The only food offered that she hadn’t prepared herself were the little chocolate dipped almond biscuits that accompanied the pot de crème (and they came fresh from the bakery in the village). Preparations can be a bit fraught at times, for instance she brought home what she thought was a piece of fresh horseradish to grate and use in the sauce over the salmon. After grating and tasting a bit, we concluded it wasn’t really horseradish (only been here two months – command of Danish does not yet extend to the word for horseradish!), so she rummaged through cupboards and freezer and improvised – I think she said there was ginger in there, I’m not sure what the final mixture was, but the dish turned out very well and was served forth graciously – no inkling at the table of kitchen dramas behind the scenes. Later she told the story on herself, and brought out the packet of the mystery veg to ask the Dane who was present what it was – he confirmed it was not horseradish, though I don’t think we ever found an english word to translate whatever it was.
The wines… before dinner, besides spirits or mixed drinks there were two wines available – a Louis Jadot Beaujolais Villages Combe aux Jacques 2007 which was a very pleasant supple fruity wine, and a Chilean Chardonnay Reserva, Leyda Valley, Viña Leyda. The chardonnay was a nice clean wine – no fermentation in oak, and no malo-lactic fermentation permitted either, so it’s very fresh, citrussy without being too tart – there’s a touch of honey in there to keep it from being too sharp or aggressive. Both of these wines sell for about 50 dkr, which works out to around USD $10 or around GBP £6.50 or so – both good candidates for “house wine” for all the entertaining my friends do, as well as for their own routine drinking and cooking consumption.
To get a little perspective – my wine education to date has mostly been at the high end of the old world: a series of tutored tastings of the top burgundies in an intensive one village at a time format, italian feasts designed to showcase the barolos, barbarescos, valpolicellas and amarones of top makers, the only Spanish wine I know is Vega Sicilia (a producer dinner one night and a tutored tasting of their full range across several vintages another time), almost the only rieslings and gewurtztraminers I can recall by both name and taste are Zind Humbrecht (again from a producer dinner, as well as other random tastings), my real introduction to claret occurred when I tasted all seven of the legendary first growth clarets of a single vintage side by side in one night… you get the drift! Lucky me, but it means my palate memory and benchmarks are well beyond my means, so tasting and learning about the more modest end of the market is a bit of a revelation… If I sound wide eyed and astonished that I can really enjoy a wine at this price level, well… I still am! Frankly, I hope I never lose my sense of pleasure at finding a good wine at any price.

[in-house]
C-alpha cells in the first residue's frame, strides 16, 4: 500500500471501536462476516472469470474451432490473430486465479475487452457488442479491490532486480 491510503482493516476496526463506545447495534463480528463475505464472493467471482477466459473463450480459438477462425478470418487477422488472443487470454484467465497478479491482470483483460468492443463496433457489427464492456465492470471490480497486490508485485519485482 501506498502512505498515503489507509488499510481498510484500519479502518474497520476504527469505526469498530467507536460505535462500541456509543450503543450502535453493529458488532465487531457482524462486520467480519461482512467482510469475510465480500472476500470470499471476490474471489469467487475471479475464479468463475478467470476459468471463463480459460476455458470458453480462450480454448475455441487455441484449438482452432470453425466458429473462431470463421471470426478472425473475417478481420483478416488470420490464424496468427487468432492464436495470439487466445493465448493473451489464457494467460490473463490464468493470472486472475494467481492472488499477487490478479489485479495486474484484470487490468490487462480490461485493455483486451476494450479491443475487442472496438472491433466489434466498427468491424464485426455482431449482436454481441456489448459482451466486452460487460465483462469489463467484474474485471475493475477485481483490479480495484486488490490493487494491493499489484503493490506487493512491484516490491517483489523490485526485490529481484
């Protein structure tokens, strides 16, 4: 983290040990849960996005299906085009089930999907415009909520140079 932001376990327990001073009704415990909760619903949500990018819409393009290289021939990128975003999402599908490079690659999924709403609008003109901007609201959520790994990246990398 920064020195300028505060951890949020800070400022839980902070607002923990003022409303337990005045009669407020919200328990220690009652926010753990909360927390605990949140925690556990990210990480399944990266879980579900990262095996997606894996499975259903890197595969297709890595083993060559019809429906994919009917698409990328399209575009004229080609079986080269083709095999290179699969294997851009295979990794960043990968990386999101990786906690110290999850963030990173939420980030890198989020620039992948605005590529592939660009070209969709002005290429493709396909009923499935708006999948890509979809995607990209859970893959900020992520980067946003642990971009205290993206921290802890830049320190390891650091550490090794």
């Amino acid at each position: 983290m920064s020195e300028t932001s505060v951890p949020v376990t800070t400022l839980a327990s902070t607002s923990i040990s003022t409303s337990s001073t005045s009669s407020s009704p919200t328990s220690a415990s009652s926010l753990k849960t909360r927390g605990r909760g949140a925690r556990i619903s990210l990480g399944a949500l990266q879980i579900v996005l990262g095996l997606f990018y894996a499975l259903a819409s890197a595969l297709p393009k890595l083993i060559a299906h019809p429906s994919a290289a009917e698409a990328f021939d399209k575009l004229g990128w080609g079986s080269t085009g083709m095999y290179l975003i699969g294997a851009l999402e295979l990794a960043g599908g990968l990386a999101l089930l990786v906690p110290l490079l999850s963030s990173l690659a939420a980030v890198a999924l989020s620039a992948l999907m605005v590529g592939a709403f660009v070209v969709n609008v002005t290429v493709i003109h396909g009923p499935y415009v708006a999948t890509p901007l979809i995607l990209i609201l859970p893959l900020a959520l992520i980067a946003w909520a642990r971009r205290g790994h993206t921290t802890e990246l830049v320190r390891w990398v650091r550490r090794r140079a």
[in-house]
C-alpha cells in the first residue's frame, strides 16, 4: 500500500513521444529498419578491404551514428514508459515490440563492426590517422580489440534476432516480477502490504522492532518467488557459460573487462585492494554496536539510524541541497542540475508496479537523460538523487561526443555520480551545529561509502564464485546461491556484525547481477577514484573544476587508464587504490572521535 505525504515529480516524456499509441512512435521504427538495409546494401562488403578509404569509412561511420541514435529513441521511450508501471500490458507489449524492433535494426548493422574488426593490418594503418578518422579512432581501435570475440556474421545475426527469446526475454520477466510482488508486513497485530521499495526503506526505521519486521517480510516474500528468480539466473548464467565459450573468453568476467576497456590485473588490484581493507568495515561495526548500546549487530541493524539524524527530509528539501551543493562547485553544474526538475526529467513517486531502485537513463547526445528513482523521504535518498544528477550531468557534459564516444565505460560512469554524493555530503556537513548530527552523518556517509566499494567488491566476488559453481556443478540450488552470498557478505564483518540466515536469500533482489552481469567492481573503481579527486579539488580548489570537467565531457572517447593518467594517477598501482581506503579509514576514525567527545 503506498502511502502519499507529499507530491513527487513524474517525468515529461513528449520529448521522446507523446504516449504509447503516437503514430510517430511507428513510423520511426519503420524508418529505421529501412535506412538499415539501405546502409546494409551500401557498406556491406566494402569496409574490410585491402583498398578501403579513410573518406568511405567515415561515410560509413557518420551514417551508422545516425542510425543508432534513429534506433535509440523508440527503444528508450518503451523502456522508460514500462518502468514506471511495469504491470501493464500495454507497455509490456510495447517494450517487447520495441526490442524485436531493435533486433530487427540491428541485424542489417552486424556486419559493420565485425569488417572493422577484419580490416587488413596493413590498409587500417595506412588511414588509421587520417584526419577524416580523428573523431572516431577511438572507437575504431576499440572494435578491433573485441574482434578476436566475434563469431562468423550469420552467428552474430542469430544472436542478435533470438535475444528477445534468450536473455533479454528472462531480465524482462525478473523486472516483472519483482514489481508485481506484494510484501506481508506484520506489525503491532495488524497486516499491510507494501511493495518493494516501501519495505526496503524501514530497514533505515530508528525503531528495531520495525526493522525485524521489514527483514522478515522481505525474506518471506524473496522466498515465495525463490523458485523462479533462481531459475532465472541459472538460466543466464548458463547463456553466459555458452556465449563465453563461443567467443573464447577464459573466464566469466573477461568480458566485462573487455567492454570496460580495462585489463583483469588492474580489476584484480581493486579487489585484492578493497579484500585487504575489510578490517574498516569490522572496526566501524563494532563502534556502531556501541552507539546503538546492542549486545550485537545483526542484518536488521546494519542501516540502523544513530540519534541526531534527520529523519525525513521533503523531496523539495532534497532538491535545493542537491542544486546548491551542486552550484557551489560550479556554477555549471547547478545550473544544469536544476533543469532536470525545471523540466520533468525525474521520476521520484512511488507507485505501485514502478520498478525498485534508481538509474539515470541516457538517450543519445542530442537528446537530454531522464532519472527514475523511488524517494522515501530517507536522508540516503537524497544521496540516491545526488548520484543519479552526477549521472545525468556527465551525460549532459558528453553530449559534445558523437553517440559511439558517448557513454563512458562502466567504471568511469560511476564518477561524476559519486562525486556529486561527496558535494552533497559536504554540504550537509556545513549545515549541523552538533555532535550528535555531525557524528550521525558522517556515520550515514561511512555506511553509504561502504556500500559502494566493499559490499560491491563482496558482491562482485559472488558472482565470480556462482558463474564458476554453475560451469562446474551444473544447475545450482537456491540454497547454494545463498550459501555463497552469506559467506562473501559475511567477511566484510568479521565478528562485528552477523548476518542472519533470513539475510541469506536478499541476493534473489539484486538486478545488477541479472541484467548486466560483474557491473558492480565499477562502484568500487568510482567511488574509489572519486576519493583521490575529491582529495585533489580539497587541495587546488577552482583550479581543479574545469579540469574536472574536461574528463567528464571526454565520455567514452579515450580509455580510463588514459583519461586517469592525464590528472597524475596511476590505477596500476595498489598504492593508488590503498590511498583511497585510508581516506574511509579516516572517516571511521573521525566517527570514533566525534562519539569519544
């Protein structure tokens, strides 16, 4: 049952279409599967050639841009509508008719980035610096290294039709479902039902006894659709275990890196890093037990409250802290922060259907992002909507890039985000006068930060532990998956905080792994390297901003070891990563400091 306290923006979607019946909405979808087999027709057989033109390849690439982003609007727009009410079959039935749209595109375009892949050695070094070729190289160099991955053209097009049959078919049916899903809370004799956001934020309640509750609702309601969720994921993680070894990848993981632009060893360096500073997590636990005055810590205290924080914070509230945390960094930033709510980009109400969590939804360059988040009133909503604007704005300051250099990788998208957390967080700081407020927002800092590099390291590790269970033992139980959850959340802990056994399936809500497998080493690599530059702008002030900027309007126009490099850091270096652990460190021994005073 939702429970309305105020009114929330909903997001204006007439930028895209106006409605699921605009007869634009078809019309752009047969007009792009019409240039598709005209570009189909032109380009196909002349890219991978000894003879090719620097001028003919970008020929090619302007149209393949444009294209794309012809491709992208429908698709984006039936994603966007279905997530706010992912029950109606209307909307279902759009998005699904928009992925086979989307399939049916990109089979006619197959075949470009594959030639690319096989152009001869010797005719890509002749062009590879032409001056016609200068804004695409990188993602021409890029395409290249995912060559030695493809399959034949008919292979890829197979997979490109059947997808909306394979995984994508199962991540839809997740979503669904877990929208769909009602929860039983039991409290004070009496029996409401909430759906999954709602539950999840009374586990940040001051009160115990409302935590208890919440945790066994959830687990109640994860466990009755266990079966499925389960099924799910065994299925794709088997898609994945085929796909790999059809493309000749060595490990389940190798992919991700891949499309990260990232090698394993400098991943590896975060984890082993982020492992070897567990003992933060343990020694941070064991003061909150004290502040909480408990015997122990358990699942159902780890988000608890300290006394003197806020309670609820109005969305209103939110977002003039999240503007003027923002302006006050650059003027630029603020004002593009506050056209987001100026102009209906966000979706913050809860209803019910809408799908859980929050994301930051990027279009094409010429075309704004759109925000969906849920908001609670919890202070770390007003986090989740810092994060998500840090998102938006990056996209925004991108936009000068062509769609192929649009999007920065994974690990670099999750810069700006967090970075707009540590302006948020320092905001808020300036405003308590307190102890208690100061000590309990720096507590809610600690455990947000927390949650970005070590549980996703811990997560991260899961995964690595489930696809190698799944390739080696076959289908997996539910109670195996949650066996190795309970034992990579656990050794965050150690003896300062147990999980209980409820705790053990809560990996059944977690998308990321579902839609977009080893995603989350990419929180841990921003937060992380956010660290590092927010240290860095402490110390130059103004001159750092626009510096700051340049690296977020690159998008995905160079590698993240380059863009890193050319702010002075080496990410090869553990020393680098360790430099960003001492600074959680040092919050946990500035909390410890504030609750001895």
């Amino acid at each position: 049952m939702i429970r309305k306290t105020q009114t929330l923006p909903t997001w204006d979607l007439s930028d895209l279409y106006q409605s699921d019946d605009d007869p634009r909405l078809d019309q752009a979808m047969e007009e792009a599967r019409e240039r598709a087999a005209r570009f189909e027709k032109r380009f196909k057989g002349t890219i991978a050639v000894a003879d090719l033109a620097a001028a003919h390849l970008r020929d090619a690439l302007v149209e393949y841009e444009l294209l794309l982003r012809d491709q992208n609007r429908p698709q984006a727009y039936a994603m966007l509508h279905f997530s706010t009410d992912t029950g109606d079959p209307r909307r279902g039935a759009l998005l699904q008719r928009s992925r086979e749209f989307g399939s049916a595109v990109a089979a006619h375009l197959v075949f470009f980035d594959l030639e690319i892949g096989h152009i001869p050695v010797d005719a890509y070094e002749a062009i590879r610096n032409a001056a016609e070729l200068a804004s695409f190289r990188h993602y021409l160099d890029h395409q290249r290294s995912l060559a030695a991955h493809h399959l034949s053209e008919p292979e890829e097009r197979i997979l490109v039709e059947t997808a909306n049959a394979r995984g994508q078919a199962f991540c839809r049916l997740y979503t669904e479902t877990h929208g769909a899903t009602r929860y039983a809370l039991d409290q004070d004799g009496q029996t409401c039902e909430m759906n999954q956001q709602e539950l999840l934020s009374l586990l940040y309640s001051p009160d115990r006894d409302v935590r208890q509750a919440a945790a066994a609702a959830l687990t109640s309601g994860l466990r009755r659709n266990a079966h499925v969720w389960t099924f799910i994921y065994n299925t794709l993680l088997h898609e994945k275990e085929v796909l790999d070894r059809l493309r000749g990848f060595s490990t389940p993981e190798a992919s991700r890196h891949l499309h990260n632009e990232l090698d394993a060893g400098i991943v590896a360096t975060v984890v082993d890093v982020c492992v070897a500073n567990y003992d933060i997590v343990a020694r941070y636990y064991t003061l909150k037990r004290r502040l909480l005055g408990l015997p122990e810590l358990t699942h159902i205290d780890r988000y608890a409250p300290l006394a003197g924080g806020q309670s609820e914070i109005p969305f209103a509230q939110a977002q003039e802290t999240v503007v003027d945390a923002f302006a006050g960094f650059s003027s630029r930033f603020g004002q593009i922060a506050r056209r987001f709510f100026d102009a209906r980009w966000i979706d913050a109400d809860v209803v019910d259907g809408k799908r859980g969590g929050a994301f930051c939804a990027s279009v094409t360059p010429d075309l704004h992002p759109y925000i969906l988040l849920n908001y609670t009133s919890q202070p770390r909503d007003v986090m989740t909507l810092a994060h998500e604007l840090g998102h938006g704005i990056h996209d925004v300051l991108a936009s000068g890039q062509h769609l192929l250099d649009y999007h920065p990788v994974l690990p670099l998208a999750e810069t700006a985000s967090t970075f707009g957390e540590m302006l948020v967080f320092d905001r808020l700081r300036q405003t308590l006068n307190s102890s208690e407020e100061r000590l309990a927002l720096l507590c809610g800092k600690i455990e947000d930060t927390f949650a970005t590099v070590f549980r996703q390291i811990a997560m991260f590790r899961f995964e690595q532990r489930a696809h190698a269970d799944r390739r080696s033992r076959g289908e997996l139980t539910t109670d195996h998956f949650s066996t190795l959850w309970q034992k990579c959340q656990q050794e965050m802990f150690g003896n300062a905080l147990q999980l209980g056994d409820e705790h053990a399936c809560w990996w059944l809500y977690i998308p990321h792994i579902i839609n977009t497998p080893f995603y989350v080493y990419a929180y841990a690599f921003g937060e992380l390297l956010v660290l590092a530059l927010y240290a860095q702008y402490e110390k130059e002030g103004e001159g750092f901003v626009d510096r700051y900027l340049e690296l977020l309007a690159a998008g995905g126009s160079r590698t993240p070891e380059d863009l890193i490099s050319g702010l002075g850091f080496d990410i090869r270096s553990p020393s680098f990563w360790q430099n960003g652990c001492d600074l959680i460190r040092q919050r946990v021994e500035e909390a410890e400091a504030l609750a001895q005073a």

With dinner we had a lovely Alsatian riesling (so now I have a second one for my palate memory list), Domaines Schlumberger Riesling Les Princes Abbés 2006, which was quite dry – I’ve forgotten the numbers quoted to me, but it had half or less of the residual sugars of other rieslings I looked at. The dryness and citrus quality of the wine was a good foil to the rich sauce of sautéed apples and cream over excellent salmon. The Domaine Schlumberger website has excellent tasting notes, quite detailed and technical, written by a professional sommelier, they make for interesting reading.
Pam is very lucky – and I have been too! – that she has an excellent wine shop in the village, Vinoteket. I have had occasion to work with all three of the sommeliers there to pick wines for Pam’s entertaining, and they have all been patient, knowledgeable and just plain fun to talk with. And they have all had a bottle handy for me to taste something every time I’ve visited. Take a look at the Vinhoteket website – even if it is in Danish and you can’t actually read most of it, the wines are universally comprehensible and they have a good and interesting range.
There is another dinner party tomorrow night, and we’ve chosen a very promising looking wine for that, also the gentlemen at Vinoteket have ordered some Danish wine for us to try, should arrive later in the week, so look for a report on that soon, too.
I do love travelling, and I’ve been so lucky on that score the past year or two, and boy I do love good food and wine… all of which would be not nearly so much fun without the wonderful people, old friends and new, every stop of the way. Despite some troubles the past year or more, I have been incredibly fortunate on this side of things.
Always try to conclude a posting with some evocative image… so after all, one landscape photo taken out in the woodlands / marshlands near by, very autumnal…
Very much a drives-you-back-to-the-fireside-with-a-glass-of-red-wine kind of image.